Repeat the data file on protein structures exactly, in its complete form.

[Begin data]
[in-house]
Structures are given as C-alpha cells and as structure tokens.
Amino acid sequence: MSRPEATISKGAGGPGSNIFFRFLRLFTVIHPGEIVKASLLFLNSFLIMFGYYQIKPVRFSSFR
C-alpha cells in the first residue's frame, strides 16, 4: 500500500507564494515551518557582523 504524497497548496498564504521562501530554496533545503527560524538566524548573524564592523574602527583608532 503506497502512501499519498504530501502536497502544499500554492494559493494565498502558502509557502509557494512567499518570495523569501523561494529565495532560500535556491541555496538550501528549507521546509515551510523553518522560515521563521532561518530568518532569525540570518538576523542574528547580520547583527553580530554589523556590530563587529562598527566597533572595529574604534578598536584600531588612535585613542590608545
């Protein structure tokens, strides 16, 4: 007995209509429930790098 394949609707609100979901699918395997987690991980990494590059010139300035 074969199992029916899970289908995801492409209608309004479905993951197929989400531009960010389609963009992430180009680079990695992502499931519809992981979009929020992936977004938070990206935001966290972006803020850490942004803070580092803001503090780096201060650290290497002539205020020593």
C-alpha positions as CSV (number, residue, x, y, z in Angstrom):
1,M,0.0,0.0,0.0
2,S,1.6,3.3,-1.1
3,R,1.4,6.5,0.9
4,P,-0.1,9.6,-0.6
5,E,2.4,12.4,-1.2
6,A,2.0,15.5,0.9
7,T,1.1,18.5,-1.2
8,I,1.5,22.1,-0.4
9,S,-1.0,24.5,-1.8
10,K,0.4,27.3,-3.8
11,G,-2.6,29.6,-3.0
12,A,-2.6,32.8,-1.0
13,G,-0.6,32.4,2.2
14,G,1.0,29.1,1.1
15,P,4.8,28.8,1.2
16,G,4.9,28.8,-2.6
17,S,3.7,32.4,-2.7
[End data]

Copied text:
[in-house]
Structures are given as C-alpha cells and as structure tokens.
Amino acid sequence: MSRPEATISKGAGGPGSNIFFRFLRLFTVIHPGEIVKASLLFLNSFLIMFGYYQIKPVRFSSFR
C-alpha cells in the first residue's frame, strides 16, 4: 500500500507564494515551518557582523 504524497497548496498564504521562501530554496533545503527560524538566524548573524564592523574602527583608532 503506497502512501499519498504530501502536497502544499500554492494559493494565498502558502509557502509557494512567499518570495523569501523561494529565495532560500535556491541555496538550501528549507521546509515551510523553518522560515521563521532561518530568518532569525540570518538576523542574528547580520547583527553580530554589523556590530563587529562598527566597533572595529574604534578598536584600531588612535585613542590608545
């Protein structure tokens, strides 16, 4: 007995209509429930790098 394949609707609100979901699918395997987690991980990494590059010139300035 074969199992029916899970289908995801492409209608309004479905993951197929989400531009960010389609963009992430180009680079990695992502499931519809992981979009929020992936977004938070990206935001966290972006803020850490942004803070580092803001503090780096201060650290290497002539205020020593």
C-alpha positions as CSV (number, residue, x, y, z in Angstrom):
1,M,0.0,0.0,0.0
2,S,1.6,3.3,-1.1
3,R,1.4,6.5,0.9
4,P,-0.1,9.6,-0.6
5,E,2.4,12.4,-1.2
6,A,2.0,15.5,0.9
7,T,1.1,18.5,-1.2
8,I,1.5,22.1,-0.4
9,S,-1.0,24.5,-1.8
10,K,0.4,27.3,-3.8
11,G,-2.6,29.6,-3.0
12,A,-2.6,32.8,-1.0
13,G,-0.6,32.4,2.2
14,G,1.0,29.1,1.1
15,P,4.8,28.8,1.2
16,G,4.9,28.8,-2.6
17,S,3.7,32.4,-2.7